It's just a little space, jammed between a restaurant and a soap boutique at the north end of Broadway. But Glitz is filled to overflowing with vintage men's and women's wear, hats and memorabilia from the golden age of Hollywood in the '40s and '50s.
Lyne Lara is the mistress of this magical wonderland. A manikin with Marilyn Monroe's head and shoulders greets customers who venture into the shop. This is the world of Glitz.
Glitz opened last June at 617 Broadway E., the storefront recently evacuated by Film Stop. The shop is a second career for Lara, who was previously a psychotherapist and drug and alcohol counselor. She said she was looking for Marilyn Monroe paraphernalia when she discovered the manikin that watches the door.
"I found a Marilyn Monroe manikin, and I had to build a store for her," Lara said. She has an agreement with the Marilyn Monroe estate, and charges $10 for anyone to be photographed with Marilyn.
"It's just a way to keep the store going," she said. "She's a manikin. What that means is from the shoulders down it is a manikin, not reproducing Marilyn's body. But the head is Marilyn."
In the back of the store, besides a variety of posters and photographs of Marilyn are posters and photographs of James Dean, Elvis Presley, Audrey Hepburn and Clark Gable, among others.
"I have all the 1950s Hollywood legends," Lara said. One of her featured displays is the post office poster for the Marilyn Monroe commemorative stamp, a framed block of the stamps and a large poster of the photograph on which the stamp image is based.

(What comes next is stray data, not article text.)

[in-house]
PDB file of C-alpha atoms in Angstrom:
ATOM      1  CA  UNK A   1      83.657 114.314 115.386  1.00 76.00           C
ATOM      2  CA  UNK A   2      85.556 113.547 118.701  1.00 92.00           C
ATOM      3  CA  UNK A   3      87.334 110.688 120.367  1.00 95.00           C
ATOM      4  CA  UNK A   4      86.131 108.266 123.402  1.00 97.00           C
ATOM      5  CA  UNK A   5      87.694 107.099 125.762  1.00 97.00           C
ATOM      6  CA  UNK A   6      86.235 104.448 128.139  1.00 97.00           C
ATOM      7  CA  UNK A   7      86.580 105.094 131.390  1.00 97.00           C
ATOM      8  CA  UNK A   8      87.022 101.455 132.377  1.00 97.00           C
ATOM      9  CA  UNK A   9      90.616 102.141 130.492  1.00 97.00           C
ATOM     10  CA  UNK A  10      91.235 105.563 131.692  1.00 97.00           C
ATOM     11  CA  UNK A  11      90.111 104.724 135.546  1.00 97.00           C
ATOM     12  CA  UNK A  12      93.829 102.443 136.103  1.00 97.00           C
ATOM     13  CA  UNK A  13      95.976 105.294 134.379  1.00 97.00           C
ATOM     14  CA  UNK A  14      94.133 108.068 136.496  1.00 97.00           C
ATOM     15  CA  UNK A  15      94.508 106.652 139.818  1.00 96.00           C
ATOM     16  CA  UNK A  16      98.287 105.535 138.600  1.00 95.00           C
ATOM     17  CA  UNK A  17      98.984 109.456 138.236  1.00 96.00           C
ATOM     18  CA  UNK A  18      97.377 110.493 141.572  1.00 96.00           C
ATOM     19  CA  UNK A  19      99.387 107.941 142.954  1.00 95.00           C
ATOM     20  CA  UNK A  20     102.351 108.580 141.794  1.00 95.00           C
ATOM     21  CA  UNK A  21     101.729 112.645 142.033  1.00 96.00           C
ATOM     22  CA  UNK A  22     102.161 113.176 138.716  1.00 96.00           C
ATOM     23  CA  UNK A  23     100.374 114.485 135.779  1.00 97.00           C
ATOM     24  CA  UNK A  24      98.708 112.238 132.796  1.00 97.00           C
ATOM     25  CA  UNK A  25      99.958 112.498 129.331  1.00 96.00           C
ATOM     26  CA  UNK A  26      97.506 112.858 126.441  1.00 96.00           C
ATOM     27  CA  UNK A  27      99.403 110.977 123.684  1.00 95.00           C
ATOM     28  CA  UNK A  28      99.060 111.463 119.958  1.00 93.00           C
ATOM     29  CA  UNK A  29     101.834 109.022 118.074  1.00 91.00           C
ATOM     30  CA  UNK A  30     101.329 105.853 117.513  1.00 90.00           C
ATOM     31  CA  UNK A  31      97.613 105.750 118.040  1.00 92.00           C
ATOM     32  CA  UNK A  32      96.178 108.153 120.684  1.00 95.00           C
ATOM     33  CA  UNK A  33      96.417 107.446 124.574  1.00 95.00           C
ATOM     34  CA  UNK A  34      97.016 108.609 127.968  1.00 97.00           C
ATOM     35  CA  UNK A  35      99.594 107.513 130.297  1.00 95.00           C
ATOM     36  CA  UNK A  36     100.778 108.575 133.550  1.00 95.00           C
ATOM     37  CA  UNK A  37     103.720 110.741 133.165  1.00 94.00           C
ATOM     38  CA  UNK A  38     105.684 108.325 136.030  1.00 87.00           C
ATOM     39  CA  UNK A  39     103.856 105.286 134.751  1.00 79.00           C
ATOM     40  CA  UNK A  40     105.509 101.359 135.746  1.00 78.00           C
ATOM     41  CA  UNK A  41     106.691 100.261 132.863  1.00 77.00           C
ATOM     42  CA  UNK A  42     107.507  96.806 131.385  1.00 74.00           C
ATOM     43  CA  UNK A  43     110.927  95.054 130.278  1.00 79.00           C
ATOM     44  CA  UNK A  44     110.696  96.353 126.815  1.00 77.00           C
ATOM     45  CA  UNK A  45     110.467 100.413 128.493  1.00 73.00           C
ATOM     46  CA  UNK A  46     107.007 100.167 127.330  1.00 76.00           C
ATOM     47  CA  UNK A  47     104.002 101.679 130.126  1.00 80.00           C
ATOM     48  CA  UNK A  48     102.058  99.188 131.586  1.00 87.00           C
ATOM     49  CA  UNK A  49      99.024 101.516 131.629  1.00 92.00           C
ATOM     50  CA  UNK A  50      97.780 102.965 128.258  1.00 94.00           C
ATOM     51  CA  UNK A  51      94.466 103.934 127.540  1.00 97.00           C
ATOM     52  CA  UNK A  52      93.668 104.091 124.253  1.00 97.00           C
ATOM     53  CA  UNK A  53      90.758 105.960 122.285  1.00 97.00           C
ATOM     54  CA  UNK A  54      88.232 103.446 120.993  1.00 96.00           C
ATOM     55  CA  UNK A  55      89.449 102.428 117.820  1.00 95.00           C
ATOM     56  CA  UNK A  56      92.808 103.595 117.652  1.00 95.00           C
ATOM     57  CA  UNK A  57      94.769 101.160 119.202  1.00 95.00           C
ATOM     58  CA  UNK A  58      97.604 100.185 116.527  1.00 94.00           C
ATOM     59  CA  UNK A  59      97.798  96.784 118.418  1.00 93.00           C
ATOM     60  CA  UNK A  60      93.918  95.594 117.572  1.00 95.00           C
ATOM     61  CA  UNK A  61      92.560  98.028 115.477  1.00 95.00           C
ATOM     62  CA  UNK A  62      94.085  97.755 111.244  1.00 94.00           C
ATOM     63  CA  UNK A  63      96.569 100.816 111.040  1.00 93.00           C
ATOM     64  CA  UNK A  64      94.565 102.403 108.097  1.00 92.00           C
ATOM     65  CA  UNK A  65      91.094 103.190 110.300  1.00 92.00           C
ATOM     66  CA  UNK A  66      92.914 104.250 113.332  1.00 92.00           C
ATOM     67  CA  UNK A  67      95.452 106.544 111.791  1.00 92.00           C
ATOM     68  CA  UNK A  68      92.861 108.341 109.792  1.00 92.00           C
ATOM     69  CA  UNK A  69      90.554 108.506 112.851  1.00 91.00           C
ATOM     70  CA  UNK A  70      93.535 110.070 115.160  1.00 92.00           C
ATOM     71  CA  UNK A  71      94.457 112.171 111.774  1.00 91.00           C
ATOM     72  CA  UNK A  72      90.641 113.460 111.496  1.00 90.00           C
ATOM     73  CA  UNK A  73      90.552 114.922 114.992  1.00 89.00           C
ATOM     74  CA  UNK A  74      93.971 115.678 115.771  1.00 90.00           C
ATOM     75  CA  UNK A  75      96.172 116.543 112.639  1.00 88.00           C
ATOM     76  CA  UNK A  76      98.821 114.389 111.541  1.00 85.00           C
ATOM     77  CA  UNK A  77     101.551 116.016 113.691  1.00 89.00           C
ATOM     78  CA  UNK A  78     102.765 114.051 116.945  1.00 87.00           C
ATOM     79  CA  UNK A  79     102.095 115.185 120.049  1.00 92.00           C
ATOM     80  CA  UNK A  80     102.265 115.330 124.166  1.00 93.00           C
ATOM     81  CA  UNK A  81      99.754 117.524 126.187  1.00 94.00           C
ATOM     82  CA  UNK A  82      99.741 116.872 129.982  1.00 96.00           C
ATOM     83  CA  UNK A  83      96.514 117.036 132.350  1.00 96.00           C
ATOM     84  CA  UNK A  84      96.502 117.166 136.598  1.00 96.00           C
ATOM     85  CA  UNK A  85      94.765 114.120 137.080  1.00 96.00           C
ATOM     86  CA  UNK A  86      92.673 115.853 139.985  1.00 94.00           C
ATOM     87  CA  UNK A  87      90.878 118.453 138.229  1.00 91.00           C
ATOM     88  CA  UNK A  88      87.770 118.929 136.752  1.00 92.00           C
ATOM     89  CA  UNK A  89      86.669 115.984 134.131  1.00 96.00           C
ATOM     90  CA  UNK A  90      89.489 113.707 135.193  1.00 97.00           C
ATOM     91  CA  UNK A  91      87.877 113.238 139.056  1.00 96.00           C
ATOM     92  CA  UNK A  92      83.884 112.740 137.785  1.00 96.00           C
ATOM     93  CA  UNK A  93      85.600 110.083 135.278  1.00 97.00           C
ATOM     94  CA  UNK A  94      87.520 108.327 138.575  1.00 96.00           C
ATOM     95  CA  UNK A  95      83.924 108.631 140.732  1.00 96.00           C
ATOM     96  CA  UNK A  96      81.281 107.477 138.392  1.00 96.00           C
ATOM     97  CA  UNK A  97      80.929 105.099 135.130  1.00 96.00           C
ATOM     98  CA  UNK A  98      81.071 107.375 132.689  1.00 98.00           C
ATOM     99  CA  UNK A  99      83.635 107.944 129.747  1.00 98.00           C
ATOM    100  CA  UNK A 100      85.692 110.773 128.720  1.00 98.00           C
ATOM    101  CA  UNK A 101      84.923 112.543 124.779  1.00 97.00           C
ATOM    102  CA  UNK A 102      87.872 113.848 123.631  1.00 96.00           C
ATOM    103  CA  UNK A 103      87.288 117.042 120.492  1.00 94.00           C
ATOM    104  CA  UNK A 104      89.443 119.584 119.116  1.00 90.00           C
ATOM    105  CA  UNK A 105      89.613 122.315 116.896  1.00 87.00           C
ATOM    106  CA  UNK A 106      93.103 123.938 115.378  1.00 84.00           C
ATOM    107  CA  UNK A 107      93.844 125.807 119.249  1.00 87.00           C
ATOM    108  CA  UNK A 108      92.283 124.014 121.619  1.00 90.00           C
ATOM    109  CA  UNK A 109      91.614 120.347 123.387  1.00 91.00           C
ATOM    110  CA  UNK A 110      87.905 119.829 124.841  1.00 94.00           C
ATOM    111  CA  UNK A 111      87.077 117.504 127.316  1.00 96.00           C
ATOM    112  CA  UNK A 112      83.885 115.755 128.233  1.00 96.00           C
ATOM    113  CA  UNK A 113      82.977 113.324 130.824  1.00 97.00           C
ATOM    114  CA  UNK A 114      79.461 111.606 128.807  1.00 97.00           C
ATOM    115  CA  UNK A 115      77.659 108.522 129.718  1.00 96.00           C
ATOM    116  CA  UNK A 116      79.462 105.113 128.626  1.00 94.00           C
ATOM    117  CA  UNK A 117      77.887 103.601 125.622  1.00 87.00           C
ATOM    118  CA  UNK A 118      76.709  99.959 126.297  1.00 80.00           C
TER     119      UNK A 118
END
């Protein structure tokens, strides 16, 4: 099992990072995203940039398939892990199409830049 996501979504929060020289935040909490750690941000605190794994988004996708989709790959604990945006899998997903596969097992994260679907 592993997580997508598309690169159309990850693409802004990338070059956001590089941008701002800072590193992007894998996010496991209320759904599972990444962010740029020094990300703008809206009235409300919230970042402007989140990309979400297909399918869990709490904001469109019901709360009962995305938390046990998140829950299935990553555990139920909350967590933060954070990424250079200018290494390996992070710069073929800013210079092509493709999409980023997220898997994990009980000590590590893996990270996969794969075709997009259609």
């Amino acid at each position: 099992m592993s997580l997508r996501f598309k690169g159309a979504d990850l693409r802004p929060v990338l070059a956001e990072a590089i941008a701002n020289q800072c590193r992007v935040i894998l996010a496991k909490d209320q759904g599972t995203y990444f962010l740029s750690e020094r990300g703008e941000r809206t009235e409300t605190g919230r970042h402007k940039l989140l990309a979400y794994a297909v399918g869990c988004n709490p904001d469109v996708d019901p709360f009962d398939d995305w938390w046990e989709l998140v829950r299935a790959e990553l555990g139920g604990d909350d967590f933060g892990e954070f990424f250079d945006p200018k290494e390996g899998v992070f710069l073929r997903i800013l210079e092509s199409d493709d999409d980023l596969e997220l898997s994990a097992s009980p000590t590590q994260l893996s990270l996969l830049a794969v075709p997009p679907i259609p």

"I'm going to start selling Betty Page pictures," Lara said, referring to a famous (or is it infamous?) pin-up model of the 1950s who has come into vogue.
A mixture of new and vintage items fills the shop. Racks of vintage-like clothing are intermixed with real vintage clothing and some of the clothing is in special cases or displays. A 1900s-era lace wedding dress has the place of honor behind the sales counter. Nearby is a case with vintage women's hats ranging from the 1900s to the 1950s.
"Isn't this hat just great?" she asks with a beguiling energy as she holds a woman's hat with a wide, floppy brim. Lara enjoys people and telling them all about the apparel that fills her store.
"I sort of wanted to do something other than being in private practice," Lara said of her enthusiasm for vintage clothing. She said she thought Capitol Hill would be an excellent place to do it because there is nothing quite like it nearby.
"Do you happen to be a cross-dresser?" she asked me hopefully the first time I went into the shop. I am nearly six-and-a-half feet tall with a girth that ... anyway, I'm a big guy. "I have some very large sizes."
She carries very large sizes in both men's and women's sizes. Men's clothes range from shirts to slacks to jackets. She also has a large, rather luxurious dressing room with one full wall mirrored.
"I was thinking that men who are cross-dressers don't have anyplace where they can be comfortable trying on clothes," Lara said. She has acted to fill that need.
"There have not been as many gay guys as I thought would come in," she said. "But I've had a lot of gay guys in here."
As we chatted a young mother came in with three boys, the oldest about 6 and the youngest still in arms. She was from Yakima and just taking in the neighborhood while visiting relatives.
The boys were enchanted by the vintage tie selection, especially the oldest, who sported a natty fedora. He was wearing a man's tie, tied very loosely and coming far below his belt. And he was excited and held up the tie for his mother to see.
"That tie looks so good on you," Lara told him. "You go ahead and take that tie as a gift from me." He was thrilled. His mother bought a couple more small items.
"My daughter says I give too much away, and I talk too much to my customers," Lara said.
Maybe so, but those customers left the shop very happy.
Glitz, 716 Broadway East, is open daily from 11 a.m. to 10 p.m.